Biden apologized for the way others treated Anita Hill, but claims he did nothing wrong.
Former Vice President gave his first interview after announcing his presidential campaign on The View this morning. Many topics came up, including his inappropriate touching of women and Anita Hill.
The five women pressed him for apologies, but Biden stopped short of providing one.
Host Sunny Hostin asked Biden if he is sorry for making females feel uncomfortable and if is “prepared to apologize to those women.” He dodged the question.
From The New York Times:
Asked if he would say he was sorry to the women who have complained that he touched them inappropriately over the years, Mr. Biden repeatedly refused to give a direct apology. “Here’s the deal: I have to be much more aware of the private space of men and women — it’s not just women, but primarily women,” he said.
Pressed further by the hosts, he said: “I’m really sorry if what I did in talking to them, trying to console, that in fact they took it a different way.” He then addressed the women directly, saying, “Sorry I invaded your space,” though he said he did not do anything to make anyone uncomfortable intentionally.
That did not satisfy the women. From Decider:
Hostin was quick to call out Biden’s run-around answer. “They’ve also said, ‘We’d like an apology,’” she fired back. “I’m really sorry for what I did in talking to them or trying to console, that in fact they took it a different way,” he replied. That didn’t seem to satisfy Joy Behar, either. “Nancy Pelosi wants you to say, ‘I’m sorry that I invaded your space.’” Biden was clearly hesitant to apologize, and after a beat, he half-heartedly answered. “I’m sorry I invaded your space,” he said with a shrug. “I’m sorry this happened. But I’m not sorry in the sense that I think I did anything that was intentionally designed to do anything wrong or be inappropriate.”
He promised a few weeks ago that he would be more “mindful” of people’s personal space from now on.
Biden served as chairman of the Senate Judiciary Committee in 1991 when Anita Hill accused now-Supreme Court Justice Clarence Thomas of sexual harassment.
Biden came under scrutiny for the way the senators treated her during the hearings. He personally called Hill the other day to apologize, but Hill brushed it aside.
She told The New York Times on Thursday that “the call from Mr. Biden left her feeling deeply unsatisfied.” She did not “characterize Mr. Biden’s words to her as an apology and said she was not convinced that he has taken full responsibility for his conduct at the hearings — or for the harm he caused other victims of sexual harassment and gender violence.” More from the Times:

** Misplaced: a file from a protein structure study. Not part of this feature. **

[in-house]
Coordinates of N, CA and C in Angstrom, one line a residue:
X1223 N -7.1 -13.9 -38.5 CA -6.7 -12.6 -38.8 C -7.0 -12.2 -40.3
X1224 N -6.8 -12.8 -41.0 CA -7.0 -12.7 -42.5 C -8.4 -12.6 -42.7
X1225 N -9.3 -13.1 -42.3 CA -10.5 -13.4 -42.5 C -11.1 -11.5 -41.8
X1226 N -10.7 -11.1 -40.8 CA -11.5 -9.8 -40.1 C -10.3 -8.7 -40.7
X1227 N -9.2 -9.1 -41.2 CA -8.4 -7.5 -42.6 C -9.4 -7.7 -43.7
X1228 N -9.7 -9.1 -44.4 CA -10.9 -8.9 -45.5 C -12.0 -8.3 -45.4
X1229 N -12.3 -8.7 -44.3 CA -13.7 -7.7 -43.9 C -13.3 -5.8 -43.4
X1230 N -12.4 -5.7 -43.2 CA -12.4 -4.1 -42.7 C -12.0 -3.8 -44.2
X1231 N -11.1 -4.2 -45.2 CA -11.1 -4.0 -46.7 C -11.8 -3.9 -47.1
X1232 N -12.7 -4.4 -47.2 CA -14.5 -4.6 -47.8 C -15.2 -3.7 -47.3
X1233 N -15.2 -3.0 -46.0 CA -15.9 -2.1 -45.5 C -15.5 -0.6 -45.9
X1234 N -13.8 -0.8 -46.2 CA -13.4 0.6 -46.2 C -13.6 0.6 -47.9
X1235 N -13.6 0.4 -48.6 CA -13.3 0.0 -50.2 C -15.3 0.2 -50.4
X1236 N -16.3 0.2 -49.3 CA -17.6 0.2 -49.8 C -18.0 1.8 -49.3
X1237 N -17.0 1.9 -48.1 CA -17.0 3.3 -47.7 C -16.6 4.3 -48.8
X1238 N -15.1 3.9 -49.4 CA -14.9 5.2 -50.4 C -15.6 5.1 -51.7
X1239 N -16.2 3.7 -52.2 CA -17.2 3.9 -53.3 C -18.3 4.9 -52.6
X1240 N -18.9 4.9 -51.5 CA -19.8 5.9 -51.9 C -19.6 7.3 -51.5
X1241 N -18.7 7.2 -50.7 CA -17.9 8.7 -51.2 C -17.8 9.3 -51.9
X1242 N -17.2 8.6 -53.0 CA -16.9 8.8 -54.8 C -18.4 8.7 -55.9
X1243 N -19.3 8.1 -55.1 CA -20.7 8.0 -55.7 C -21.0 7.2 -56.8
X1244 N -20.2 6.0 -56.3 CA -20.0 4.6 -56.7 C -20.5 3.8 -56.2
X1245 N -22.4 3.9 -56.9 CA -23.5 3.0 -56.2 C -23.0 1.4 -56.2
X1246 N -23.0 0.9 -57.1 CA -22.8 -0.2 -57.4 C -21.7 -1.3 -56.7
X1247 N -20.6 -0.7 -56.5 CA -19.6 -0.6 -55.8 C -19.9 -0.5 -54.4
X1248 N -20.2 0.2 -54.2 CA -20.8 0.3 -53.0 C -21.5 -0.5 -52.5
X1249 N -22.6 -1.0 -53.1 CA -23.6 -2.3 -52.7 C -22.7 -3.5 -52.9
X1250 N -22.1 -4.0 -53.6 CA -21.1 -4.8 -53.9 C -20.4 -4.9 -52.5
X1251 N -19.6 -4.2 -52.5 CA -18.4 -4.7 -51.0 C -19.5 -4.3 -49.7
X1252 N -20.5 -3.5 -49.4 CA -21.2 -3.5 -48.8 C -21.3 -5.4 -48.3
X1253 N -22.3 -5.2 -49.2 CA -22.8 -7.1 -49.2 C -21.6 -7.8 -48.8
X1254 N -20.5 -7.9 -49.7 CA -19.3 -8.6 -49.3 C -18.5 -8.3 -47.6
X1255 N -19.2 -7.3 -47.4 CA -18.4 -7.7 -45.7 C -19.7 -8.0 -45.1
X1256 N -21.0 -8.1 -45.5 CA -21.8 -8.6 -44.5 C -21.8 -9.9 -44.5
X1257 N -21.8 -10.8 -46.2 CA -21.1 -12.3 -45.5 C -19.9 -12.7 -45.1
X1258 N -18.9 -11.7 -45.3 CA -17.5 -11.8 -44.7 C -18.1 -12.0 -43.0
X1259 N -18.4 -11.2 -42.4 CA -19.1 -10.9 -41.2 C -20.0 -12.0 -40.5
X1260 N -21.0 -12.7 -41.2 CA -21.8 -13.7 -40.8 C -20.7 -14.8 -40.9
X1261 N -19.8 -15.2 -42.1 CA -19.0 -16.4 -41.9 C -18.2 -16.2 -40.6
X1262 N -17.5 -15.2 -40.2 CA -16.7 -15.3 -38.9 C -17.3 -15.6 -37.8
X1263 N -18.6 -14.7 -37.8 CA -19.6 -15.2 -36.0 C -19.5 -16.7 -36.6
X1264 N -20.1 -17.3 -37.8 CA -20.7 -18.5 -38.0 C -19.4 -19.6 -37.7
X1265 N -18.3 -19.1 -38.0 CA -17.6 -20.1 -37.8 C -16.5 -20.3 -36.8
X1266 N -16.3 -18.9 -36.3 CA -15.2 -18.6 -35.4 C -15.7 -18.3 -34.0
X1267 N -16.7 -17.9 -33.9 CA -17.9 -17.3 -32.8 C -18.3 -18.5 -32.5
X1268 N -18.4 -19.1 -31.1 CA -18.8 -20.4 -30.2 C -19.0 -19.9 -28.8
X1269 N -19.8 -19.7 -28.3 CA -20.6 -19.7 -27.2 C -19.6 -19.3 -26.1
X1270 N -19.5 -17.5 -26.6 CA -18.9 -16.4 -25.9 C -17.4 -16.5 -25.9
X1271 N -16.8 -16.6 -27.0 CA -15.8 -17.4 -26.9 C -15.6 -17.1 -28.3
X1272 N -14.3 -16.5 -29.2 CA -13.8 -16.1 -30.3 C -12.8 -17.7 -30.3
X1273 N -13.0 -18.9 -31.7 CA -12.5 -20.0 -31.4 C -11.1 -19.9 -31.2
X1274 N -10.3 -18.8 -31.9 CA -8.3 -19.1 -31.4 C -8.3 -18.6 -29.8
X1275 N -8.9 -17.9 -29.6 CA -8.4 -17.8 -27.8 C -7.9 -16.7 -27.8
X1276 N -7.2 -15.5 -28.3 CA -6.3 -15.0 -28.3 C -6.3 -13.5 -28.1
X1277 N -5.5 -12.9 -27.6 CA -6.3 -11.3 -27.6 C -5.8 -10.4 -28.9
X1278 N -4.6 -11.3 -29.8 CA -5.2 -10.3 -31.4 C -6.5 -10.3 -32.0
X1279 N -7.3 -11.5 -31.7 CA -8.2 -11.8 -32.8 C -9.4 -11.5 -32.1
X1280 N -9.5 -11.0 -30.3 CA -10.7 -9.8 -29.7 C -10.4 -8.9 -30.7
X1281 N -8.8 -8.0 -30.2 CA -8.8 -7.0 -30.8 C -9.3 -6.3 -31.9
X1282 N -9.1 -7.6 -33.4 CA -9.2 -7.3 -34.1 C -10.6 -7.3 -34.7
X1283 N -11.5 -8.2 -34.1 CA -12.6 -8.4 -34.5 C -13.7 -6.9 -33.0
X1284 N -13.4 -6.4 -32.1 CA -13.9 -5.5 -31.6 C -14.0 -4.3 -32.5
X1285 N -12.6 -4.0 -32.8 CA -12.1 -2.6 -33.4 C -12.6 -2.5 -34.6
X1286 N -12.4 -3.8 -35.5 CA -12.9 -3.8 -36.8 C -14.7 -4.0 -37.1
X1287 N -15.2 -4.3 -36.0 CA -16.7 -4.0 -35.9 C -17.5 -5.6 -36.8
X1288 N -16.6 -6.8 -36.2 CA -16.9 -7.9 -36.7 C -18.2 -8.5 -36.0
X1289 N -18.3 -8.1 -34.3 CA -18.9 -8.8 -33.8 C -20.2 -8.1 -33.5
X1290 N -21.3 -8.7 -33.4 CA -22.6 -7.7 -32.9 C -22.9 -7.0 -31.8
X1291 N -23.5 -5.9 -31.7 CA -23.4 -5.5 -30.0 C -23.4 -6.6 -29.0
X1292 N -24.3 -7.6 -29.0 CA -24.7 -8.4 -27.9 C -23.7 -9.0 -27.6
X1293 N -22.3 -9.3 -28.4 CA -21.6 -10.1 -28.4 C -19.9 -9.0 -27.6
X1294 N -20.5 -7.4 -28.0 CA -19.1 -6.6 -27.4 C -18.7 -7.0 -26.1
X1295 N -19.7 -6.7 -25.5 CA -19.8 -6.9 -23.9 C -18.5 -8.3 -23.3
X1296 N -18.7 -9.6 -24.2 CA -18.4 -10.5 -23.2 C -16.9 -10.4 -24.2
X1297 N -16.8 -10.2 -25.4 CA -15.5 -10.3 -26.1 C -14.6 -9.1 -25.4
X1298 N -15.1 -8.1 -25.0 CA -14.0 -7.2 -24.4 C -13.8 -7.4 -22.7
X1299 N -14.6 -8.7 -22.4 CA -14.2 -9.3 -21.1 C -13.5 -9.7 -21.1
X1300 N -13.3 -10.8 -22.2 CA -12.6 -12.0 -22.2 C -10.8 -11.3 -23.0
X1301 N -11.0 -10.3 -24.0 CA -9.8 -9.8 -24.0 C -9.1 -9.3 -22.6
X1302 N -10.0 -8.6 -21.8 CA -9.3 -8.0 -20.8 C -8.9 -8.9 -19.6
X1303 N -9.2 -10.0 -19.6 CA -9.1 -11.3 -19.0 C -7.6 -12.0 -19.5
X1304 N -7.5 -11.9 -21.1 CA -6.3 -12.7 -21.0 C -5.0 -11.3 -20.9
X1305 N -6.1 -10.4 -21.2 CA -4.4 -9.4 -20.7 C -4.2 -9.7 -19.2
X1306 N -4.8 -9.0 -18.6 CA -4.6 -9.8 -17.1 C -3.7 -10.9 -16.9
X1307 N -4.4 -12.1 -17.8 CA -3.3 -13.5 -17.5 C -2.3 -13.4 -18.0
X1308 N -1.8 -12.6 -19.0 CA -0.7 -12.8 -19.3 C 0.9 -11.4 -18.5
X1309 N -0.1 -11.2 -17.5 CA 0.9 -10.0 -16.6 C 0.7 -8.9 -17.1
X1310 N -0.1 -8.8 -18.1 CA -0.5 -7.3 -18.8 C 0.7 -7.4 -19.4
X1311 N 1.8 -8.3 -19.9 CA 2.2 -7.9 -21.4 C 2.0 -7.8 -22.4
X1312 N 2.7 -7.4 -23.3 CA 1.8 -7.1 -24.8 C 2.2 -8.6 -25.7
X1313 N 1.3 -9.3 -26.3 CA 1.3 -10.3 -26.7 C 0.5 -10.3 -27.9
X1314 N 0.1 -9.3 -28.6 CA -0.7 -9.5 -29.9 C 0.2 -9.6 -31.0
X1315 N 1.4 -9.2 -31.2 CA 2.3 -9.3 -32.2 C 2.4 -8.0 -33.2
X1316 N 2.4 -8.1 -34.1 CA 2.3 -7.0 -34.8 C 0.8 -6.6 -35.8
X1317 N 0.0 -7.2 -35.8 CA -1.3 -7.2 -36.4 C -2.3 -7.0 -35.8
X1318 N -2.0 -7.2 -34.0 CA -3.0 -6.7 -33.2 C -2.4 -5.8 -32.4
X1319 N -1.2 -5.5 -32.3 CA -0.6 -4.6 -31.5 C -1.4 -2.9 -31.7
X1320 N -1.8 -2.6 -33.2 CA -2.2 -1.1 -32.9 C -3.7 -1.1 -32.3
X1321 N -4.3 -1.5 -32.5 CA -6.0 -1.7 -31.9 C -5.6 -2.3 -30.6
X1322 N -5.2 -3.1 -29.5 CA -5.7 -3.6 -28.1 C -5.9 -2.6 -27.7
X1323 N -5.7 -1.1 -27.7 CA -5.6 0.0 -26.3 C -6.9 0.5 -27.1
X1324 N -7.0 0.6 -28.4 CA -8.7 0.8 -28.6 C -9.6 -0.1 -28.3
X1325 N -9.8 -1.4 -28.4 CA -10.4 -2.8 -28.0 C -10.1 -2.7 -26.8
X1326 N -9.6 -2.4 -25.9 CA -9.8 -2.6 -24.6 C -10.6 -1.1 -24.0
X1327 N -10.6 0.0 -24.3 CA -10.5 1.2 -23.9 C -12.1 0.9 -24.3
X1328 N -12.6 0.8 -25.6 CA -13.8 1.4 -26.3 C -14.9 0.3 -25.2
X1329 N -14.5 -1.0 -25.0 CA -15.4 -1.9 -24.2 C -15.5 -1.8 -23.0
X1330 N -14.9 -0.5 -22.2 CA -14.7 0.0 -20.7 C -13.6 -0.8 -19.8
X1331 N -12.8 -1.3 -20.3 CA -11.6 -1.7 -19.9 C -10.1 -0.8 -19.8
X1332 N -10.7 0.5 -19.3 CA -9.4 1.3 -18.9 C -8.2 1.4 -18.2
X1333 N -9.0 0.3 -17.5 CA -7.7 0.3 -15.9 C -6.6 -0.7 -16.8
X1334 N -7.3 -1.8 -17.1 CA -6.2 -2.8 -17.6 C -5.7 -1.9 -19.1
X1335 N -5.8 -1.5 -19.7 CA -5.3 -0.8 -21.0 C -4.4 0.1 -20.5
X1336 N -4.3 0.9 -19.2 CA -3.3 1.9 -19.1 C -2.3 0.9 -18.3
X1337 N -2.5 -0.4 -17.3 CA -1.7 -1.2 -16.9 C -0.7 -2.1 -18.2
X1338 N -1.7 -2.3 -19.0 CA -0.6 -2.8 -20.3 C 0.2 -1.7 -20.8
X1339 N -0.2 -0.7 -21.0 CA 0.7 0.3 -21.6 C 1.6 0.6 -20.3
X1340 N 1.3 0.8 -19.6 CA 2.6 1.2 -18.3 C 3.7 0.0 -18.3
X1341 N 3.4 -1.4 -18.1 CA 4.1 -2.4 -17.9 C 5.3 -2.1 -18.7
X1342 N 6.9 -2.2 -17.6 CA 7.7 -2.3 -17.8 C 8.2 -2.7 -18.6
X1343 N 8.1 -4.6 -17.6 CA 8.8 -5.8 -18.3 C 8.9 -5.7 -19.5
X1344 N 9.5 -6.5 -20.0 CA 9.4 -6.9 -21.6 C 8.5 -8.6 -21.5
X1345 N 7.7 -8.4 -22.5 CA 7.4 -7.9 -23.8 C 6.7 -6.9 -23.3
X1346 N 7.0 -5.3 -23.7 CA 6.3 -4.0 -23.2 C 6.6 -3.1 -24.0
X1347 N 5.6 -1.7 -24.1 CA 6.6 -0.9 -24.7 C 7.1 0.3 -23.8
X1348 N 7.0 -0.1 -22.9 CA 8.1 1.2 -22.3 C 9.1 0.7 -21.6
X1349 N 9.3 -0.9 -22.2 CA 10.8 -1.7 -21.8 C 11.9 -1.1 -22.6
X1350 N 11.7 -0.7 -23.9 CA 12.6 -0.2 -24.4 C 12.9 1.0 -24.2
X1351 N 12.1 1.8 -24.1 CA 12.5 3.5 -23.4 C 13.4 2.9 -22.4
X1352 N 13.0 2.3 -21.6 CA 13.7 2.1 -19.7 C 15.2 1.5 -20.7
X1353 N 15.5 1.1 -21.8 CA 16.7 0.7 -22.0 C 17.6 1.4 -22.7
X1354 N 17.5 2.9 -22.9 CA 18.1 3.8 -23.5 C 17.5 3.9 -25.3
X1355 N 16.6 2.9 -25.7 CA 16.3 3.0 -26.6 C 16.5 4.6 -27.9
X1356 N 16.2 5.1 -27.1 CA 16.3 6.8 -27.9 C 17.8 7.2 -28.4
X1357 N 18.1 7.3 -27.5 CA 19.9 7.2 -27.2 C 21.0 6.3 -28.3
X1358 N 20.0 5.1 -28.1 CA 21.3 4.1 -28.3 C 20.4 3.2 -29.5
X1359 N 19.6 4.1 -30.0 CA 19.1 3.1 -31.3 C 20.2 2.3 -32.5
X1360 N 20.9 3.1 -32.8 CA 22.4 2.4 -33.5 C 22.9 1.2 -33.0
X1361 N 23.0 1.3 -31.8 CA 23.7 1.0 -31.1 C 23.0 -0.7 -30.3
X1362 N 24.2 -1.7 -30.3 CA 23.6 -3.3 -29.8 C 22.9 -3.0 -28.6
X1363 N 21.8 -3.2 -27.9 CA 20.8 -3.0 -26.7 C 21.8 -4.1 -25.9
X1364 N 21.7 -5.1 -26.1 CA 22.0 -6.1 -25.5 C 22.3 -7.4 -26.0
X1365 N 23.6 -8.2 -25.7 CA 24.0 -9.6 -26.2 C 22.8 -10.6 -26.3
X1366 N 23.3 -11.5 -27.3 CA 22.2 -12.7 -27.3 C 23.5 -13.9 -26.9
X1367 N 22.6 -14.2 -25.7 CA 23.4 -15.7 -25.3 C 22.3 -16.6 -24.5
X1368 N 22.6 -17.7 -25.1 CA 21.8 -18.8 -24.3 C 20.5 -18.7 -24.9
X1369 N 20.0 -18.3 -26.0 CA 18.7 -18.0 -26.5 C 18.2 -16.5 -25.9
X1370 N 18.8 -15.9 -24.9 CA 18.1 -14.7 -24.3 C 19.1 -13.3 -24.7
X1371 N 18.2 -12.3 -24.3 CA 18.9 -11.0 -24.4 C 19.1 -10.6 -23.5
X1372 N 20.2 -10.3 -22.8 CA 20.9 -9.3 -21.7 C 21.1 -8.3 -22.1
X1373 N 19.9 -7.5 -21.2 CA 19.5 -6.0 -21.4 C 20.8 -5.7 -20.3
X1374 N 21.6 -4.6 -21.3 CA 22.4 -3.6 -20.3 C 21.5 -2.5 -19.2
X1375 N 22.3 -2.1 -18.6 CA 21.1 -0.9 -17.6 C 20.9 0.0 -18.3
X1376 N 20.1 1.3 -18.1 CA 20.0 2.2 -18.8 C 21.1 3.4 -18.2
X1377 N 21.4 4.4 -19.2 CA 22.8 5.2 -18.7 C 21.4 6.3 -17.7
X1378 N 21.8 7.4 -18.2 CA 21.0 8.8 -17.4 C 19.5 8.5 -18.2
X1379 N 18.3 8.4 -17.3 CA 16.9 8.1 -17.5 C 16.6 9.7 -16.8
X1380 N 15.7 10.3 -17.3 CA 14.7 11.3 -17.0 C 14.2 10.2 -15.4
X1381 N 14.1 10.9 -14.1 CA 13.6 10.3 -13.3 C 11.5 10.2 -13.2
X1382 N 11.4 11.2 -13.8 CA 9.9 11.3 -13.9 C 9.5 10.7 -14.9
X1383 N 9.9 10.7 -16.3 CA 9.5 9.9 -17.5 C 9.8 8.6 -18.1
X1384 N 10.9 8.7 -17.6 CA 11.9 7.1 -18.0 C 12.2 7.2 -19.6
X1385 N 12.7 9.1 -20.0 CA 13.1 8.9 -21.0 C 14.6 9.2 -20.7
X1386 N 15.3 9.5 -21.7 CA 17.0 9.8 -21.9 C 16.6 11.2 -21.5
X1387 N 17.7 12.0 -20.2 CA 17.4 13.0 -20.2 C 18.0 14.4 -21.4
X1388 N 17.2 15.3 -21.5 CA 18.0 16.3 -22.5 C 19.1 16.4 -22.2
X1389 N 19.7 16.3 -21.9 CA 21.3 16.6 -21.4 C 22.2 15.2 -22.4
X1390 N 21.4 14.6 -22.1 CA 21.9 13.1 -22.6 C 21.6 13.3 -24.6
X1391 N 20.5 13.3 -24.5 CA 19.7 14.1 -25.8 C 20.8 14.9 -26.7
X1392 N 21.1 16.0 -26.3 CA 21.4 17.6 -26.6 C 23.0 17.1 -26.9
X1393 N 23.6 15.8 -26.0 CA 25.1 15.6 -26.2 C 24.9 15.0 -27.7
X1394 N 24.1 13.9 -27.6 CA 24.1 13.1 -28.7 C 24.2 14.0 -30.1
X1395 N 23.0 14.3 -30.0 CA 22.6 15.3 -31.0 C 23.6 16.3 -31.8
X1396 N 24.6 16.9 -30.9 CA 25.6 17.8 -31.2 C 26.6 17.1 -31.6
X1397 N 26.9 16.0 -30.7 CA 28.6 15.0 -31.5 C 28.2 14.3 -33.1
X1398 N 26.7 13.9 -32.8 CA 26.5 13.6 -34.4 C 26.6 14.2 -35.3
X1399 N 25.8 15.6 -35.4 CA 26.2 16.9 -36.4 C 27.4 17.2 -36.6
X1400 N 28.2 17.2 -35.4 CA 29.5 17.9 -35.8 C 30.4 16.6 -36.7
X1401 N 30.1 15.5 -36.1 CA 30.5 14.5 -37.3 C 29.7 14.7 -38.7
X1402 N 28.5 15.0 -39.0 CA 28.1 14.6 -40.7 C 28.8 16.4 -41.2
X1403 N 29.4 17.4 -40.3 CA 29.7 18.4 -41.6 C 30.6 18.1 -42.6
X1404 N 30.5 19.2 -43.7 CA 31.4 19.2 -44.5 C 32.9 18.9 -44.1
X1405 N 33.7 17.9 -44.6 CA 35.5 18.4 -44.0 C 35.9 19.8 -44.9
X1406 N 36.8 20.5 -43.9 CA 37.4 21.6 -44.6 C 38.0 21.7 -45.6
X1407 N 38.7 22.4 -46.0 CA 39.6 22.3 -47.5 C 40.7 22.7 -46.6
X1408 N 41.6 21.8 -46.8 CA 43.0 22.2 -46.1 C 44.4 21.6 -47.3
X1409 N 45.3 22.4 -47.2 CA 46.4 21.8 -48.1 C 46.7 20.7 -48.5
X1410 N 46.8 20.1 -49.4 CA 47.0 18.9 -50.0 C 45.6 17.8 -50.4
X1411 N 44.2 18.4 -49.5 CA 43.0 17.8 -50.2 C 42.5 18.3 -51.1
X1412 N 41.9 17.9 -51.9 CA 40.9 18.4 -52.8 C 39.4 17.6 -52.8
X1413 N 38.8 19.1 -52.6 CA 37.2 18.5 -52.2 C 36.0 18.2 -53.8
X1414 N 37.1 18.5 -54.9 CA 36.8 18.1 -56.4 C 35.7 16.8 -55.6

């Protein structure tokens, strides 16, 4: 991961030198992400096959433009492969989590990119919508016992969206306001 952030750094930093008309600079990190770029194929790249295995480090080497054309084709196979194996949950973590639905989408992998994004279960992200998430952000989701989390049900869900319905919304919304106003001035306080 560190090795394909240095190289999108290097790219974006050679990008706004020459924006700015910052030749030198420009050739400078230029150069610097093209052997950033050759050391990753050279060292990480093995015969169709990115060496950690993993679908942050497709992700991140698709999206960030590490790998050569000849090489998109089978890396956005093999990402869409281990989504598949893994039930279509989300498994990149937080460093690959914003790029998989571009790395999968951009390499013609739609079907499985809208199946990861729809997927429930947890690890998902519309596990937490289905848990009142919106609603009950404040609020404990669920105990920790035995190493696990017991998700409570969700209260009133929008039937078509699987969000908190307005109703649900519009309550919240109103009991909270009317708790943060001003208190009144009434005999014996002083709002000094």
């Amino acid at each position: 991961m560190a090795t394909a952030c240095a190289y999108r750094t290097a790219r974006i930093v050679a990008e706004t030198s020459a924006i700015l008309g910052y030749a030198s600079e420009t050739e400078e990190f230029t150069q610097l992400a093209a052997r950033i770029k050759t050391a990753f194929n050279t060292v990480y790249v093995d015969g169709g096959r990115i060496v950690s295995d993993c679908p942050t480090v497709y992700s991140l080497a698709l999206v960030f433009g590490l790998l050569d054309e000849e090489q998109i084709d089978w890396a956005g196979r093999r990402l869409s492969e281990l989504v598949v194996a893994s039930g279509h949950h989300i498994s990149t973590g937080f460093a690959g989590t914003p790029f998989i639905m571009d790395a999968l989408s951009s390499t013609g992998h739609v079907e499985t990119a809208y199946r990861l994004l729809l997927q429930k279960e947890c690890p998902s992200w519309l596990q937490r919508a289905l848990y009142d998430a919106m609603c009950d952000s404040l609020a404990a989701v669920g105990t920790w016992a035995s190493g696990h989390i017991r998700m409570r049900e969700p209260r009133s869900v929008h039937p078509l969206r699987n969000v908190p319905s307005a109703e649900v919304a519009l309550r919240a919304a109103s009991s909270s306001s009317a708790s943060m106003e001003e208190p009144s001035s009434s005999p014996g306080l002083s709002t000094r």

“I cannot be satisfied by simply saying, ‘I’m sorry for what happened to you,’” said Ms. Hill, now a professor of social policy, law and women’s studies at Brandeis University. “I will be satisfied when I know there is real change and real accountability and real purpose.”
Ms. Hill, a deeply private woman who does not often speak publicly about her experience, said she does not find Mr. Biden’s conduct disqualifying. “I’m really open to people changing,” she said.
But, she added, she cannot support Mr. Biden for president until he takes full responsibility for his conduct, including his failure to call as corroborating witnesses other women who were willing to testify before the Judiciary Committee. By leaving them out, she said, he created a “he said, she said” situation that did not have to exist.
“The focus on apology, to me, is one thing,” Ms. Hill said. “But he needs to give an apology to the other women and to the American public because we know now how deeply disappointed Americans around the country were about what they saw. And not just women. There are women and men now who have just really lost confidence in our government to respond to the problem of gender violence.”
Joy Behar suggested to Biden that he say, “I’m sorry for the way I treated you, not for the way you were treated.”
Biden instead said that he is “sorry for the way she got treated” and told the hosts to look back at what he “said, and didn’t say” because he believes he didn’t treat “her badly.”
Looks like Hill was correct not to describe Biden’s call as an apology:
On Friday, Mr. Biden spoke largely in passive voice about how Ms. Hill was treated, despite the fact that he led the Senate committee when she testified before it.
Describing their phone call, he said, “I said privately what I’ve said publicly. I’m sorry she was treated the way she was treated. I wish we could have figured out a better way to get this done. I did everything in my power to do what I thought was within the rules to be able to stop things.”
Ana Navarro expressed her disgust that it took so long for Biden to call Hill. He justified the delay because he already “publicly apologized for the way she was treated” and “didn’t want to, quote, invade her space.”
Biden truly thinks he did nothing wrong in either sense. The way Biden worded both responses made me believe he blamed the women. He was a tad more blunt with Hill, passing the blame to others.
Maybe he personally didn’t do anything wrong, but he chaired the Senate Judiciary Committee. President Harry Truman had on his desk “the buck stops here.” Will Biden take that advice or will he blame others for everything?
I don’t think this will sit well with women.DONATE
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